Bearing witness at a time of crisis: Methodological reflections on interviewing young adults with life-limiting or life-threatening conditions in inclusive research

Earle, Sarah; Blackburn, Maddie; Lizzie, Chambers; Downing, Julia; Flemming, Kate; Hale, Jamie; Marston, Hannah; O'Dell, Lindsay; Sinason, Valerie; Watts, Lucy and Whitney, Sally (2022). Bearing witness at a time of crisis: Methodological reflections on interviewing young adults with life-limiting or life-threatening conditions in inclusive research. In: Hospice UK National Conference: Finding a Way Forward, 22-24 Nov 2022, Glasgow, UK.



Background: There is a strong imperative to include patients and the public in palliative care research, but the literature is dominated by discussion of the methodological, practical and ethical difficulties (1). The concerns raised are complex and varied but they include sensitivities surrounding talk on death and dying, the presumed vulnerability of people at end-of-life, research burden, the role of gatekeepers, and the perceived potential of doing harm (2,3,4).

Aims: The study investigated the unintended consequences of pandemic control measures during the first wave of the Coronavirus pandemic in the UK.

Methods: We draw on an inclusive qualitative research study informed by constructivist grounded theory methodology (5) on the experiences of young adults (aged 18-40) with life-limiting or life-shortening conditions. The project was led by a multi-disciplinary team of researchers including co-researchers with lived experience. Twenty-eight young adults participated in in-depth online interviews and were asked to reflect on their involvement in the study; this paper explores some of the methodological implications of this.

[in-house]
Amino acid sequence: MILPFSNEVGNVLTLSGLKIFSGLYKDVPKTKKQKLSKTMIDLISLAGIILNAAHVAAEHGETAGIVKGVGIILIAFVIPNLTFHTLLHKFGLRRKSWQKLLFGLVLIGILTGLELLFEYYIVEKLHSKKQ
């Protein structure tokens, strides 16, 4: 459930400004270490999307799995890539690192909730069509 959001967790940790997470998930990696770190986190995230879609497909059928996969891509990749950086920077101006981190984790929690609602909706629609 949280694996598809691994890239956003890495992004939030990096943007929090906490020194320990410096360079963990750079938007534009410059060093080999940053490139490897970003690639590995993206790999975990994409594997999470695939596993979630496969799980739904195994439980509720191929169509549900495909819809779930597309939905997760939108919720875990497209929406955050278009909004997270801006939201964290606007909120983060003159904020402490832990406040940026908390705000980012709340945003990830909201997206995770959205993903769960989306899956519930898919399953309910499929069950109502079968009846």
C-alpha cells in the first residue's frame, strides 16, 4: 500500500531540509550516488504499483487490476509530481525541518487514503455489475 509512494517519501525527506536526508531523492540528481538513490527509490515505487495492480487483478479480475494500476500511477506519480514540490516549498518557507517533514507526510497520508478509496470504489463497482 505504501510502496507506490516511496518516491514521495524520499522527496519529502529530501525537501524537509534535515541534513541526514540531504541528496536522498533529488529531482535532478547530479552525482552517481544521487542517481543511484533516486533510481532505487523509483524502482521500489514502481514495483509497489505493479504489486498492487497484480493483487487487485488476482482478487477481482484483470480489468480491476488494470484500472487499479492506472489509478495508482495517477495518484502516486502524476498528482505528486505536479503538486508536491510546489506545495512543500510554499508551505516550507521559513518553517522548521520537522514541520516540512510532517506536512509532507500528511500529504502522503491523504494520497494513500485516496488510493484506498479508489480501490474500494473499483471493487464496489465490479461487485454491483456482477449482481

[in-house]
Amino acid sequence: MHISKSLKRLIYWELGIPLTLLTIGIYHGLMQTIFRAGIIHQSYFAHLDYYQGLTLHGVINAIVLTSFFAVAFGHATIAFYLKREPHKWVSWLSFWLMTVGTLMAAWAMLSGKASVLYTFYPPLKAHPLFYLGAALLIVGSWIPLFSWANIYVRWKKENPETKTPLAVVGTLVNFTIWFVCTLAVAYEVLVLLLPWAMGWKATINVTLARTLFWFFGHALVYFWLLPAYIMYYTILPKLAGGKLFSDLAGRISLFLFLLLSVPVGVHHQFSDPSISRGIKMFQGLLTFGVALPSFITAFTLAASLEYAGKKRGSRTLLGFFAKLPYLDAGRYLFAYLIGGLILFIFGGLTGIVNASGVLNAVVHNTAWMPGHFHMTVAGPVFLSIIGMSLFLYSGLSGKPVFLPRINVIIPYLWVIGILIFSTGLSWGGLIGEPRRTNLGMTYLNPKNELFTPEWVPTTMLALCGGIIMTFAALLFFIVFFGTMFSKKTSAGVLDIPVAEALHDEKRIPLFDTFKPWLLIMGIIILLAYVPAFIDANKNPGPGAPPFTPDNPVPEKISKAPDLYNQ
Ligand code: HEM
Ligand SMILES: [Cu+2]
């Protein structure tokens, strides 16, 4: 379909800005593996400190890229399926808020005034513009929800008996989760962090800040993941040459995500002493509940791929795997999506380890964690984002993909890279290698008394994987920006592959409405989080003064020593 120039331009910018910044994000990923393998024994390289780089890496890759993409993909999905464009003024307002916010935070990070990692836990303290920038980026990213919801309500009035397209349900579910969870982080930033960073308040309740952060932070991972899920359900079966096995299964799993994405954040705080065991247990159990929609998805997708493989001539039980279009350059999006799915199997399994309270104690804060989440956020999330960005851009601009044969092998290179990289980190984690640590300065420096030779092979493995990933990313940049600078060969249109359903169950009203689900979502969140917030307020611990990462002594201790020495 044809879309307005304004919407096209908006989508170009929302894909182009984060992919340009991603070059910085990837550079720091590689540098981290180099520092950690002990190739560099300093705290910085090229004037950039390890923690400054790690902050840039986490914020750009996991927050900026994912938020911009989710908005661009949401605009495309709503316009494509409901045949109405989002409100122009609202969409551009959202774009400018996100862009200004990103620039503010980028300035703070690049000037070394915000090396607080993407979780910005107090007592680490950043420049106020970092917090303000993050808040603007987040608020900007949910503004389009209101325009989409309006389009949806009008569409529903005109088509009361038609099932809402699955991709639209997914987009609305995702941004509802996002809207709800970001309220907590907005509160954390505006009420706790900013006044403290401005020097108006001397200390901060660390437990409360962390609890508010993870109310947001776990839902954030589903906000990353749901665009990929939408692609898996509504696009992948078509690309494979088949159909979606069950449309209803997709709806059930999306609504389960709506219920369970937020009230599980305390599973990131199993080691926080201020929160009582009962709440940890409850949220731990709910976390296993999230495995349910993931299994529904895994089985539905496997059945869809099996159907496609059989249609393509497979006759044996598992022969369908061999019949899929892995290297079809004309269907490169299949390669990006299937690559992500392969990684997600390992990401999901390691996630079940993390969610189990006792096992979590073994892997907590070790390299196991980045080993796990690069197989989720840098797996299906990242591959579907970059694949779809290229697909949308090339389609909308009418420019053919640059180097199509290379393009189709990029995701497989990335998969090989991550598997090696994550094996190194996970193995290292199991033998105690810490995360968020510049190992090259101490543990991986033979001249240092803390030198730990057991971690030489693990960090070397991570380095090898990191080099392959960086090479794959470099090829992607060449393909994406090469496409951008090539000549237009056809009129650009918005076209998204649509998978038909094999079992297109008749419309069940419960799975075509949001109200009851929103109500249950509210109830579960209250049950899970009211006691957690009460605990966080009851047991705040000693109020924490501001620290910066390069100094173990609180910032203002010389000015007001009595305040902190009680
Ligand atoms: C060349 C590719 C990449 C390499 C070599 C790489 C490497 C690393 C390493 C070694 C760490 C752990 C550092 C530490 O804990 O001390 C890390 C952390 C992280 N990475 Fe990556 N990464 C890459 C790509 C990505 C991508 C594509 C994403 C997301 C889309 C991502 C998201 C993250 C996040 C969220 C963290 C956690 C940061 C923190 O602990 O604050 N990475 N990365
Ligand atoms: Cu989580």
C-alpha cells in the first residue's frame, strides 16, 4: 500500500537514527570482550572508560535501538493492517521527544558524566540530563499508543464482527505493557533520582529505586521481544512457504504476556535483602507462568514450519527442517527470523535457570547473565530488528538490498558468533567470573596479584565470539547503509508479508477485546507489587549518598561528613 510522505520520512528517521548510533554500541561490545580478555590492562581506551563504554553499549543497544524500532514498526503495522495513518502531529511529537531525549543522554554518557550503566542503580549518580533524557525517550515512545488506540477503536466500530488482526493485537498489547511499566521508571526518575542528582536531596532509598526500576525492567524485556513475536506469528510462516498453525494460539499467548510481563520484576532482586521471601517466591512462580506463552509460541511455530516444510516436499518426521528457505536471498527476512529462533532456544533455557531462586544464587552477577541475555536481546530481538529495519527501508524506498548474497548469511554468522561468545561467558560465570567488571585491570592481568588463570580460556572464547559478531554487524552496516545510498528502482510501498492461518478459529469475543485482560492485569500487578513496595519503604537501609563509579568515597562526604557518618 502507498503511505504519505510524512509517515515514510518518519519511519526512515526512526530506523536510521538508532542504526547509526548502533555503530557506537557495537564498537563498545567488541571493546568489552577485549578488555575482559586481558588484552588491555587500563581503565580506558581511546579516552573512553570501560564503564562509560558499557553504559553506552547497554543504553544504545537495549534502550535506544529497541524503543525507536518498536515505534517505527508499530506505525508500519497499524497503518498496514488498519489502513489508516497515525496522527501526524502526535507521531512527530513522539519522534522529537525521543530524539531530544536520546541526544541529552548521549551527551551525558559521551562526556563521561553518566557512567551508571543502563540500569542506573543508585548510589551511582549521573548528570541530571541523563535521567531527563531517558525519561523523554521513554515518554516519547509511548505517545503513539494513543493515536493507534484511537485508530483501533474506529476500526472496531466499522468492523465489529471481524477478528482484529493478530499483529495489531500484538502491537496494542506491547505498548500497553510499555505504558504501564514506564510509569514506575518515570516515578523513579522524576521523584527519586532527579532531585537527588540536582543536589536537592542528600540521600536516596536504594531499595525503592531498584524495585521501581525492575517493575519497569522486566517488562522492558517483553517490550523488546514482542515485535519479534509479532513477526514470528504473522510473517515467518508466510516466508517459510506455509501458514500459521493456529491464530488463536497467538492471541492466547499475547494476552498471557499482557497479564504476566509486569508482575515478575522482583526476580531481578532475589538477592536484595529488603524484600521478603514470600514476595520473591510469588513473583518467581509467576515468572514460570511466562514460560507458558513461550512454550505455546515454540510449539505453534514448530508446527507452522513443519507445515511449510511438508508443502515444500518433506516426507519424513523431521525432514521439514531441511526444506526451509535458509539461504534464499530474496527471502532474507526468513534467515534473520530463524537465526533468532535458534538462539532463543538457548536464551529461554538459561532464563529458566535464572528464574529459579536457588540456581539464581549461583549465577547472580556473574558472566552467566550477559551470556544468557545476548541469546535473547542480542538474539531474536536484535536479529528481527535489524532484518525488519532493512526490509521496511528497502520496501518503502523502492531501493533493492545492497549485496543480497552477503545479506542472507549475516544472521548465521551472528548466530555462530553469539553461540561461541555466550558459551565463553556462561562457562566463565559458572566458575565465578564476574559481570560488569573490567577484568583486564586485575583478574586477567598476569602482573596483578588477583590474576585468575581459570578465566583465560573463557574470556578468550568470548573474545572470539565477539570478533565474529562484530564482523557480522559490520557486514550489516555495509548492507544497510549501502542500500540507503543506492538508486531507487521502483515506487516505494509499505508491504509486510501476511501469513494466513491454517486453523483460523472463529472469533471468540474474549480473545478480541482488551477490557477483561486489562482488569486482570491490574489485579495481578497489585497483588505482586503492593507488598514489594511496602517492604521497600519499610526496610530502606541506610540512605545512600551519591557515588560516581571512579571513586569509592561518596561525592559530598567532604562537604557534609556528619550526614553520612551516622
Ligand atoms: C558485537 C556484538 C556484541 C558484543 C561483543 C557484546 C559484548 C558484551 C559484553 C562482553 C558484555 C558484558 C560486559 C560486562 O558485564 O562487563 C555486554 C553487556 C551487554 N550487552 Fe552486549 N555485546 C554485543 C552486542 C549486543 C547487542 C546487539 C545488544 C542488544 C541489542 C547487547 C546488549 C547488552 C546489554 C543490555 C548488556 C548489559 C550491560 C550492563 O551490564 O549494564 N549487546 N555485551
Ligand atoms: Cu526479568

Results: Findings highlight the opportunities for participants of being involved in palliative care research, even at a time of crisis, when the possibility of doing harm might reasonably be heightened. Four themes were identified that address this including the opportunity to: (1) help others and influence change (2) talk about private, seldom-discussed issues (3) receive therapeutic benefit and, (4) reciprocity and exchange.

Conclusions: Our study shows that within inclusive qualitative research, participants are not the passive, vulnerable actors that they are assumed to be. In contrast to the view that participating in research is distressing and harmful, this study shows that it can give individuals the opportunity to share hidden, often painful stories in a context that can be experienced as positive and enriching.

This project has explored the experiences of an under-researched group and considered the importance of bearing witness to their experiences through research.

1. van der Steen, J., Bloomer M.J. & Martins Pereira S. (2022).
The importance of methodology to palliative care research: A new article type for Palliative Medicine. Palliative Medicine 36(1): 4-6.
2. Crowhurst, I. (2013). The fallacy of the instrumental gate: Contextualising the process of gaining access through gatekeepers. International Journal of Social Research Methodology, 16, 463-475.
3. Blum, D, Inauen, R., Binswanger, J. & Strasser, F. (2015) Barriers to research in palliative care: A systematic literature review. Progress in Palliative Care 23(2), 75-84.
4. Turner, N. & Almack, K. (2017). Recruiting young people to sensitive research: turning the ‘wheels within wheels’. International Journal of Social Research Methodology, 20(5): 485-497.
5. Charmaz, K. (2006). Constructing Grounded Theory: A Practical Guide through Qualitative Analysis. Sage.

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